Century Marks

May 1, 2007
© Ares, Best of Latin America

Make videos, not war: Ava Lowery, 16, is a Methodist peace activist in Alexander City, Alabama. Rolling Stone magazine called her one of the great mavericks of 2006. Lowery makes homemade videos that juxtapose images from the Iraq war with popular music and provocative quotes (her Web site is www.peacetakescourage.com). One of her best-known videos is “WWJD?” which pairs the song “Jesus Loves Me” with images of grieving and wounded Iraqi children. She says her antiwar stance has lost her some friends, and she has received death threats, but otherwise she sees herself as a typical teenager (Chicago Tribune, April 4).

Outing the truth: Presbyterian Diana Nishita Cheifetz reports that when her presbytery conducts investigations into allegations of ministerial misconduct, the cases are labeled Minister A, Minister B and so forth to maintain confidentiality. On one occasion a minister in the presbytery stood up and acknowledged that she was the one under investigation. With poise and without rancor toward those investigating her, she said that she had broken the rules of the Book of Order because as a woman she is living in a committed relationship with another woman. “This is who I am,” she declared. Cheifetz wonders “what it would be like for all of us . . . to speak our truths without attacking anyone else, to listen to the truths of other people’s lives, and to see what larger truths emerge” (Weavings, May/June).

Remapping the Holy Land: Early Christians rejected the notion that land or place could be considered sacred. Visits by Christians to Palestine began as early as the second century, but the impetus seems to have been the desire to understand biblical events, not to revere a place. However, all that changed when Constantine made Christianity the official religion of the empire, according to scholar Julie Ann Smith. Constantine’s mother, Helena, visited Palestine in search of biblical sites, especially Calvary and what came to be called the Holy Sepulchre. Once biblical sites were identified, “profane” buildings and statues were dismantled. Christian churches, monasteries and hospices were built and pilgrimages followed (Church History, March).

Supply and demand: A rancher along the Mexican-American border told writer Philip Caputo that there is no solution to the problem of illegal immigation because “it’s not a problem, it’s a human predicament, a condition of life,” one that we’ll have to live with “as long as we have the Third World sharing a border with us.” More than a million people pour through one 261-mile-wide corridor every year, not counting drug traffickers. “That’s about 2,800 per day, nearly 120 an hour,” says Caputo. The reason for this influx is that “the United States has a large appetite for cheap labor and illicit drugs; Mexico has an abundance of both.” Mexican workers in the U.S. send about $18 billion a year back home—the largest source of income for Mexico after oil revenues. As for the security fence the U.S. government wants to erect, Caputo says, “Count on it, ways will be found to get around it, or over it, or under it” (Virginia Quarterly Review, Spring).

Don’t fund, don’t ban: Senator Sam Brownback (R., Kan.), an opponent of stem cell research, says that “a human embryo . . . is a human being like you and me; and it deserves the same respect that our laws give to us all.” The claim is clear and logical, but according to Michael Sandel the same cannot be said for the position President Bush has taken. The president has said that it is okay to do research on existing lines of stem cells, but not to create new stem cells or spend federal dollars to do such research. It is a “don’t fund, don’t ban” policy (April 8 Boston Globe article, adapted from Sandel’s forthcoming book The Case Against Perfection: Ethics in the Age of Genetic Engineering).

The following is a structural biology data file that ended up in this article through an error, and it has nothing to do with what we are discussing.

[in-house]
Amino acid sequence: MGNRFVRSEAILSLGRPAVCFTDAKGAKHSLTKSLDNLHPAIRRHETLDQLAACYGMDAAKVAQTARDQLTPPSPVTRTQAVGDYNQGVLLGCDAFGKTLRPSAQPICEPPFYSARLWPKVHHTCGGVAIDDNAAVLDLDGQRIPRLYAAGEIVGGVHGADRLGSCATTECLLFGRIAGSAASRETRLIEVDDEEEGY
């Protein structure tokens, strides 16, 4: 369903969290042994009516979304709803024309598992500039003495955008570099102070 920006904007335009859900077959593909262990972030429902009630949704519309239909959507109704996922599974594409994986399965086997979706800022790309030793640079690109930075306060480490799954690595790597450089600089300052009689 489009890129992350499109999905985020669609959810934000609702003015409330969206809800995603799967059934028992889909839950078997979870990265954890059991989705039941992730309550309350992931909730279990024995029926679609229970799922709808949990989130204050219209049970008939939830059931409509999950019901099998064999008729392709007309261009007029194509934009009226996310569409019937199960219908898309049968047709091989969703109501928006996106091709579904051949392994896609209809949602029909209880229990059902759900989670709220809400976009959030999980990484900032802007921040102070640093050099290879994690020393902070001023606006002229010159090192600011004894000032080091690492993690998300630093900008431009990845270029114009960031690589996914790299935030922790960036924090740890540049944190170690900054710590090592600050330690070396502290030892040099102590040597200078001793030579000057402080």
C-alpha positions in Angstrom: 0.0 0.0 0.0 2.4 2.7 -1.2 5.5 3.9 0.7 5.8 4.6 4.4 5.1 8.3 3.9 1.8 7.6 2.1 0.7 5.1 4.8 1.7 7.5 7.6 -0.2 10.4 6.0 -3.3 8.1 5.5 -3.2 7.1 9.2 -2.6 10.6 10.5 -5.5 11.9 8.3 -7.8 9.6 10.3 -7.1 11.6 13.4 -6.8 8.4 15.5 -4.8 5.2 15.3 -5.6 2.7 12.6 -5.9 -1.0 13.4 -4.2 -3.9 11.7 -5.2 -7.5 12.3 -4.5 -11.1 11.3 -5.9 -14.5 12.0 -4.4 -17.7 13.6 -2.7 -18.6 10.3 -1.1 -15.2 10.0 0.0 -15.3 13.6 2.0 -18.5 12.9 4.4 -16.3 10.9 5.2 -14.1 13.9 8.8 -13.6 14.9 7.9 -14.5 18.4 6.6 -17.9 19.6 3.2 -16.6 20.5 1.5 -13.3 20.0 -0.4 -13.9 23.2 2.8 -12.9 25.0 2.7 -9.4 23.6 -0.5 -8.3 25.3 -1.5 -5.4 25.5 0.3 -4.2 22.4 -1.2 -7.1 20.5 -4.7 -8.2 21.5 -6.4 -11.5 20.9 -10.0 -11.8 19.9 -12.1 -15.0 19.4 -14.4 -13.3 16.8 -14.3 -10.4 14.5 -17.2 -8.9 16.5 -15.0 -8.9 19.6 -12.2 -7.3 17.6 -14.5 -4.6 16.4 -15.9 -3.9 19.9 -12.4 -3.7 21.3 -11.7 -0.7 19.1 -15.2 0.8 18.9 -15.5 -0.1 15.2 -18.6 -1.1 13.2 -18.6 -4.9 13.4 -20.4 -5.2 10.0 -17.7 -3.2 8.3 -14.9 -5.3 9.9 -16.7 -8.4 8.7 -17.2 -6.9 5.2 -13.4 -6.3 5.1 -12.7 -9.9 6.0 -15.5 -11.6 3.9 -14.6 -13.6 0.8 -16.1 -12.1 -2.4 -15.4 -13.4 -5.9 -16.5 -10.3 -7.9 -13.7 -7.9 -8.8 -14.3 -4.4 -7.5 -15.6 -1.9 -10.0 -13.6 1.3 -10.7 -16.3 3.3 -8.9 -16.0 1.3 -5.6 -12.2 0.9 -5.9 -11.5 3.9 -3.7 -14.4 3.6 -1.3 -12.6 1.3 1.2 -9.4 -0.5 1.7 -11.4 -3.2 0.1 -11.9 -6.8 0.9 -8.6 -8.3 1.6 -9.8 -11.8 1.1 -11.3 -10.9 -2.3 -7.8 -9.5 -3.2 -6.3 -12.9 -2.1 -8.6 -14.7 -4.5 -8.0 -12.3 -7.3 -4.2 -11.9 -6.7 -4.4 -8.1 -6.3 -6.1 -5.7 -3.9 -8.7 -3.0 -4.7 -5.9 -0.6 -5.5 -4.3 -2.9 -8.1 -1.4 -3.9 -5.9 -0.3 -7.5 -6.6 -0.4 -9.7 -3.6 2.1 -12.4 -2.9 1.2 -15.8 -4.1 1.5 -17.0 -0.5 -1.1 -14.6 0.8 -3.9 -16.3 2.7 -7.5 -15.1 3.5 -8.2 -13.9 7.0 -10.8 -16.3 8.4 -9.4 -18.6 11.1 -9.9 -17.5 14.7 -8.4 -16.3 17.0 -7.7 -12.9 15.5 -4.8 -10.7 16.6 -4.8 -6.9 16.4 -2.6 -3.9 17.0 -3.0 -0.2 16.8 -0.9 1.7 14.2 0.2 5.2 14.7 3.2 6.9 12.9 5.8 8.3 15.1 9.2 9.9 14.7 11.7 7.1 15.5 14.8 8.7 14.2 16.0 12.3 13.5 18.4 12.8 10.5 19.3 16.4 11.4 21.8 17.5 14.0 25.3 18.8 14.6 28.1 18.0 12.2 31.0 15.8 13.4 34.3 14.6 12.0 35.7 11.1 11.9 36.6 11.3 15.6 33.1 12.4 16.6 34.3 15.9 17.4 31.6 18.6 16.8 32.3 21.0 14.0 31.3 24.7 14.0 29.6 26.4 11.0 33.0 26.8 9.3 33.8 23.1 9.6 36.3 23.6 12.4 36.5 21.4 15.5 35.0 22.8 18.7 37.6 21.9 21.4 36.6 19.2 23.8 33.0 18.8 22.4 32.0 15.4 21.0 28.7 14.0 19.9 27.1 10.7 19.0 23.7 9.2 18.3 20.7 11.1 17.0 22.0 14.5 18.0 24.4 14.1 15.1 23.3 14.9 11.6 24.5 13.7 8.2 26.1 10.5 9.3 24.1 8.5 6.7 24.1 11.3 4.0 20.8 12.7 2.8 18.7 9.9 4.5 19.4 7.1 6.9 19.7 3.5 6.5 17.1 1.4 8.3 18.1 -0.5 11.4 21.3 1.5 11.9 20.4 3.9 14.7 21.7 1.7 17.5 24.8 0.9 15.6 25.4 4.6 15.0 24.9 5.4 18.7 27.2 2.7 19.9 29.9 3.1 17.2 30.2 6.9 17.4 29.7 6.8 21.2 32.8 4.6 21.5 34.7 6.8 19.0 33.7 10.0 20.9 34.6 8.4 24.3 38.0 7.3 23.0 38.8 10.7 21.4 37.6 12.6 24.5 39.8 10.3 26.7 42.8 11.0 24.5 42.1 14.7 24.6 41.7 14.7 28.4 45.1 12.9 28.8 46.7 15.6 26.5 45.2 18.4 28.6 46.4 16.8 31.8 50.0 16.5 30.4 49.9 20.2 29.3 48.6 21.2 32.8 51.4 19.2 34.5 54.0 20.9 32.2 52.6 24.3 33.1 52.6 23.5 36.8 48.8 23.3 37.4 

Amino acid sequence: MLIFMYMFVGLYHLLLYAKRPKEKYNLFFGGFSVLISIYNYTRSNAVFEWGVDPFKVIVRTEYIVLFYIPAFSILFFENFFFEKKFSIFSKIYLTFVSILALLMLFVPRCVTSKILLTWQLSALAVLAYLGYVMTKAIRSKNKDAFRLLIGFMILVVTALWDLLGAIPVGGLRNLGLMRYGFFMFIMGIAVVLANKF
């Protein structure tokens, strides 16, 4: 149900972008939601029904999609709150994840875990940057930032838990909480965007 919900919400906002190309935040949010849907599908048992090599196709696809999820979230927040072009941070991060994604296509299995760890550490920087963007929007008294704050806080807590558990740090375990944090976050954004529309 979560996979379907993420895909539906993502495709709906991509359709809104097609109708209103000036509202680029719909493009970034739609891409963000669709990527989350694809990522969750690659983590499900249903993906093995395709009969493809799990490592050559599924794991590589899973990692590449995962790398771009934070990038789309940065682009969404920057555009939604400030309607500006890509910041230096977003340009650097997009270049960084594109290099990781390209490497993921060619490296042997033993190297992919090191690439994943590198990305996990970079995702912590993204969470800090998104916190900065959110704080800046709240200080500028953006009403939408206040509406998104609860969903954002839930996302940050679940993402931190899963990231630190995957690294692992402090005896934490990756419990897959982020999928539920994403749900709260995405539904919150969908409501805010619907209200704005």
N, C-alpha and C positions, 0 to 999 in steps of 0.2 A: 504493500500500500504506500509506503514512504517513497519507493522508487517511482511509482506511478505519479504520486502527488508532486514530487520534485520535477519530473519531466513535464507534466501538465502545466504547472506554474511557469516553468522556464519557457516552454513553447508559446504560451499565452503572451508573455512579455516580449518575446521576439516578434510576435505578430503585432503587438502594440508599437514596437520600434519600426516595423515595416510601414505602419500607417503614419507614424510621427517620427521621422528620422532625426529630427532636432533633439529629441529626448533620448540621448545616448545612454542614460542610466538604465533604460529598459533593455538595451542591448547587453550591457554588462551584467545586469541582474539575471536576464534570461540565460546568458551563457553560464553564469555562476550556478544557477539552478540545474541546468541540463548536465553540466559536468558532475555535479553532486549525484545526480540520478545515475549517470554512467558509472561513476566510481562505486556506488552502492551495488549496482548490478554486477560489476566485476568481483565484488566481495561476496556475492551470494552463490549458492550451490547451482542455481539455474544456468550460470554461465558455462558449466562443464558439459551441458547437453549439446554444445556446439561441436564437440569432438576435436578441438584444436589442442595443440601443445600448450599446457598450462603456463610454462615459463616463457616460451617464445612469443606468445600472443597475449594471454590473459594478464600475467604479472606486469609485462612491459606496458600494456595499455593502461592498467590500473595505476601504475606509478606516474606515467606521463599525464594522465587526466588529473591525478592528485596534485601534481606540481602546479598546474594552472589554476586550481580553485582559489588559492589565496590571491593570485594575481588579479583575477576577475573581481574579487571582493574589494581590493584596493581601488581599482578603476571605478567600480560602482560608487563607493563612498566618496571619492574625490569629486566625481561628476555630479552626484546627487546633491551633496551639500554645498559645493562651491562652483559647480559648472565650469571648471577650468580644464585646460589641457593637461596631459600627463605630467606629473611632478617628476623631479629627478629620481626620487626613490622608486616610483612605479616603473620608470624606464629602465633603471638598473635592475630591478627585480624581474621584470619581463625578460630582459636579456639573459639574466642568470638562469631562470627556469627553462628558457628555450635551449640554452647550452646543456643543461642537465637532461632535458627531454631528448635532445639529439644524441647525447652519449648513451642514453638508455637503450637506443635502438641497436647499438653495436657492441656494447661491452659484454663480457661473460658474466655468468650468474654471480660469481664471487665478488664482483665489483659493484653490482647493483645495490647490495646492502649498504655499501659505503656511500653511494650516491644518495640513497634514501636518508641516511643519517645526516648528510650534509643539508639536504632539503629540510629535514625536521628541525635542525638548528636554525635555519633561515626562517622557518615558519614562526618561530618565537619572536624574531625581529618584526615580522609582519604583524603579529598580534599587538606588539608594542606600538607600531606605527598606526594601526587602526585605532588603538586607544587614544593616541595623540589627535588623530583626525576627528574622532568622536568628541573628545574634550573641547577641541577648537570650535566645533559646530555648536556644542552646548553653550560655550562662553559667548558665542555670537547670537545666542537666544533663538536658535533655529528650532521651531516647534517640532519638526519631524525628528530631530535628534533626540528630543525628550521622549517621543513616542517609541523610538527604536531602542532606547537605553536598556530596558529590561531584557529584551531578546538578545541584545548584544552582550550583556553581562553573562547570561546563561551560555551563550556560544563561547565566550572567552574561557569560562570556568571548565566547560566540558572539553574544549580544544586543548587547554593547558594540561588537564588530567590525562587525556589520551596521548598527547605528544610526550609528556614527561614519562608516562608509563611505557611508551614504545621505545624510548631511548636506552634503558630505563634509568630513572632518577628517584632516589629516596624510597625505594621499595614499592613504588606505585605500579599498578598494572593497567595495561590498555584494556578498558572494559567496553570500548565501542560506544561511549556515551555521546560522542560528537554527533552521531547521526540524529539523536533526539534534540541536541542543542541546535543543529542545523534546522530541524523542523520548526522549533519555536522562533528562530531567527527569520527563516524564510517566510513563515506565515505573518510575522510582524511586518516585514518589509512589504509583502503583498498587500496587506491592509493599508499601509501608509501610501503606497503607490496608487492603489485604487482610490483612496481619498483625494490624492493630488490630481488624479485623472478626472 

Equal opportunity offender: Radio shock jock Don Imus, first suspended for two weeks and then fired by CBS and MSNBC for his derogatory comments about the Rutgers women’s basketball team, has offended many groups before, including Muslims. In 2004, the Washington-based Council on American-Islamic Relations (CAIR) got an apology from MSNBC for a comment on Imus’s program—a fictitious “senior military affairs analyst” had justified the alleged execution of a wounded Iraqi by a U.S. marine and referred to the Iraqi as a “booby-trapped raghead cadaver.” Another Imus in the Morning program called Palestinians “stinking animals” and suggested that they all be killed (CAIR press release, April 11).

Divide and conquer: Steven D. Martin, who describes himself as an evangelical, traditional United Methodist, has produced a 24-minute video titled “Renewal or Ruin? The Institute on Religion and Democracy’s Attack on the United Methodist Church.” Martin says his complaint with the IRD is not about its positions but about its “divide and conquer” tactics. “Renewal or Ruin” includes interviews with bishops, professors and church leaders who’ve been maligned by the IRD (www.ird-info.com).

Eye of the beholder: A safety drill at a New Jersey school has been criticized by some conservative Christian groups. In the drill, which simulated a hostage-taking, mock gunmen were labeled members of a “right-wing fundamentalist group,” the “New Crusaders,” who were intent on avenging the punishment given to a student for praying before class. The director of the drill denied that it carried negative messages about Christians. The word Christian was not used at all, he noted; “this could’ve been any religion” (Religion News Service).

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